Vision becomes reality

by Judy Hodgson
Editor and publisher

IN OCTOBER 1991 THE JOURNAL had on its cover a painting by Morris Graves, the internationally famous visionary artist, who has lived in Humboldt County for the last 35 years.

At that time, the reclusive Graves agreed to let us use his art and to be interviewed as long he were not the topic. We were invited to his home, built in the woods on a private, rural lake near Loleta, to write a story about the concept -- Graves would say, vision -- of establishing a fine arts museum in Humboldt County.

Graves had given the Humboldt Arts Council, this county and this region, a tremendous gift -- several of his own paintings and the bulk of his private collection of other artists from the Northwest School. The group includes 90 art objects that museum directors around the world would be thrilled to receive.

"It's a phenomenal collection. It represents six decades of collecting," said Sally Arnot, member emeritus of the Humboldt Arts Council.

Five years ago in the old Cultural Center we were able to see a small part of that collection. The show was called, "Sharing a private vision." And since we were working on the story, we were also able to see the rest of the collection in a back room, rows of paintings stacked against each other and other crated items.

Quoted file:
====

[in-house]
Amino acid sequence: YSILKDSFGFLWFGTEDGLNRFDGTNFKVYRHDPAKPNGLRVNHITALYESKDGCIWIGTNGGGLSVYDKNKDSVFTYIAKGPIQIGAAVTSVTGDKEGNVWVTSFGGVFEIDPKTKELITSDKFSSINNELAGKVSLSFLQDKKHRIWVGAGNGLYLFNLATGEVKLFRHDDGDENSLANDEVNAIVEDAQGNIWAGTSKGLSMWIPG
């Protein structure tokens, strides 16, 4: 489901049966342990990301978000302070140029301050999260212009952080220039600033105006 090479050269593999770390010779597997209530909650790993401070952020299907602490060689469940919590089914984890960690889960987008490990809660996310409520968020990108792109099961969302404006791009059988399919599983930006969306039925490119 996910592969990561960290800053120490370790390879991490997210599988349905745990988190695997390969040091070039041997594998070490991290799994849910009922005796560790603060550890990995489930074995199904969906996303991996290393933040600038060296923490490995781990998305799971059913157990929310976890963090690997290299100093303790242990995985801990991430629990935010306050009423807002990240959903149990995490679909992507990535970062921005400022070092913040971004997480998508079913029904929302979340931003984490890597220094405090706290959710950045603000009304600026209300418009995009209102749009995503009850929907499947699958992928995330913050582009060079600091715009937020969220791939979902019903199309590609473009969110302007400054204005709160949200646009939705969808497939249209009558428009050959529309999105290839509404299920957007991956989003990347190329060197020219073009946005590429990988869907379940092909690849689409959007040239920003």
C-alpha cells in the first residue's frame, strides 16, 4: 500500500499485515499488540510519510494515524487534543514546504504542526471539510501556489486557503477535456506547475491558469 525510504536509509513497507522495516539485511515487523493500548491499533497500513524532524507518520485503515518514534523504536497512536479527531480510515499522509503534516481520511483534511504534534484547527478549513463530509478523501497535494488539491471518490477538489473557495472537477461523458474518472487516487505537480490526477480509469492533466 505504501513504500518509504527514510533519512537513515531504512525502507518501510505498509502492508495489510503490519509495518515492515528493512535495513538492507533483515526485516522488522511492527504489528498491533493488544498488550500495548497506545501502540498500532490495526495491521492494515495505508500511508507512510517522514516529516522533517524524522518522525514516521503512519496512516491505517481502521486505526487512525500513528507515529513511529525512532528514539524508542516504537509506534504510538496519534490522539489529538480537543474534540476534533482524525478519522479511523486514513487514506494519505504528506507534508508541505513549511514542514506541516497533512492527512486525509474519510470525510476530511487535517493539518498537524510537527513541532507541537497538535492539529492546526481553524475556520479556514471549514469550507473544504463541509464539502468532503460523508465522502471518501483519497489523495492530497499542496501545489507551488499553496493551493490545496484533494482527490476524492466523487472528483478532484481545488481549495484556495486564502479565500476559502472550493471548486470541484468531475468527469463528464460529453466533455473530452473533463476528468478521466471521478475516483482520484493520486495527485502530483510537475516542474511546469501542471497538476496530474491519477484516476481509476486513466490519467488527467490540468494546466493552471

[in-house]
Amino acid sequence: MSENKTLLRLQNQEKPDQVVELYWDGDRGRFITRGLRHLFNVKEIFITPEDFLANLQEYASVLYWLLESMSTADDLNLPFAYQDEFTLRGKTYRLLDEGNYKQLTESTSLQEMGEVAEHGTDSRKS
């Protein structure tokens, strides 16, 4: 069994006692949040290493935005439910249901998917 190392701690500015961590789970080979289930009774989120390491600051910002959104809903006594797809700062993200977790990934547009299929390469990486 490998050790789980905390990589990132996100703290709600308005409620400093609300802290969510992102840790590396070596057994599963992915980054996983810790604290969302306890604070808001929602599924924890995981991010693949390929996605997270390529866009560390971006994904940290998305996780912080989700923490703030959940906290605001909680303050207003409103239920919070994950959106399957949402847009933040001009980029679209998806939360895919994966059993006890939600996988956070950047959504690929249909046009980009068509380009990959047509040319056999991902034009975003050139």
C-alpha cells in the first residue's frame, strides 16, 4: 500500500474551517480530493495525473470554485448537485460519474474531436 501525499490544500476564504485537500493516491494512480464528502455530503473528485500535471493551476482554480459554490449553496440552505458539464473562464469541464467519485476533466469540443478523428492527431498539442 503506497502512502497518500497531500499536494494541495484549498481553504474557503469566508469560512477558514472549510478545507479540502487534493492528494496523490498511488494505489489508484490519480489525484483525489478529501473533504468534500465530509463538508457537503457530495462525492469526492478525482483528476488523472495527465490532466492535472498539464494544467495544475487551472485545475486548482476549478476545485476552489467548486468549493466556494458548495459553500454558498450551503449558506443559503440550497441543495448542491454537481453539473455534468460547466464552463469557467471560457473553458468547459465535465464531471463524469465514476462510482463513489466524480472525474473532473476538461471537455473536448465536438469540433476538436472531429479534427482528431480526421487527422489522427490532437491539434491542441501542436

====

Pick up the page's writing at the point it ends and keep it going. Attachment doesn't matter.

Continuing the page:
That collection now has a permanent home. The regional art museum will occupy the former Carnegie Library on 7th Street.

I am sure you have heard about the buy-a-brick campaign to save the Carnegie. But it's really much more than a building -- it's space that will be occupied by art to lift the human spirit.

You can help. The Humboldt Arts Council is about a third of the way through its fund-raising effort to renovate the building. Just look down your shopping list for someone who needs a truly unique gift this holiday season. My 10-month-old grandson is getting a $65 brick for Christmas -- along with a promise to visit his brick in the courtyard sculpture garden when the building is rededicated.

Speaking of sculpture, you can purchase a brick in person this month at a special sculpture show, the first in the Carnegie building. Windows have been washed and bookcases moved to the basement to make room in the rotunda for the works of Mel Schuler, Mort Scott and John King.

Visit the Carnegie any Wednesday in December from noon-3 p.m. It will also be open to the public on the first Saturday Arts Alive, Dec. 7, from 7-9 p.m.

If you can't get to the Carnegie this month, pick up a brick order form at locations around town (Humboldt Bank and General Hospital, for instance).

By the way, although we like to claim Morris Graves as one of us after all these years, he will always be known as the "Seattle visionary artist." As you will learn, however, in this month's cover story, due to a whim of his father's, he was actually born in Eastern Oregon. The story is written by his brother (and frequent Journal contributor), Wally Graves.


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